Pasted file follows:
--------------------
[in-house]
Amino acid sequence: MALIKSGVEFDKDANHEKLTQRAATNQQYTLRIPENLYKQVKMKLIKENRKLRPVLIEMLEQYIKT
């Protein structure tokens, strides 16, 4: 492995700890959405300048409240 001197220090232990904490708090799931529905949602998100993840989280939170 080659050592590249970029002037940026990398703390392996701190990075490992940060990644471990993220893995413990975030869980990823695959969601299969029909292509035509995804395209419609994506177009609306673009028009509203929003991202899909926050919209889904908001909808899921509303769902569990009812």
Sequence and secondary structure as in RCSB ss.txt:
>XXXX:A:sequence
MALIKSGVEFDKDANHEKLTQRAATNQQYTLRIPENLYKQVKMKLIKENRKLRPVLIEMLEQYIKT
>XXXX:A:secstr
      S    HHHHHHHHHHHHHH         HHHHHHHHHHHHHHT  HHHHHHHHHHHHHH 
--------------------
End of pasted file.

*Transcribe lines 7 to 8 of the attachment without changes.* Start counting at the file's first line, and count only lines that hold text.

>XXXX:A:secstr
      S    HHHHHHHHHHHHHH         HHHHHHHHHHHHHHT  HHHHHHHHHHHHHH 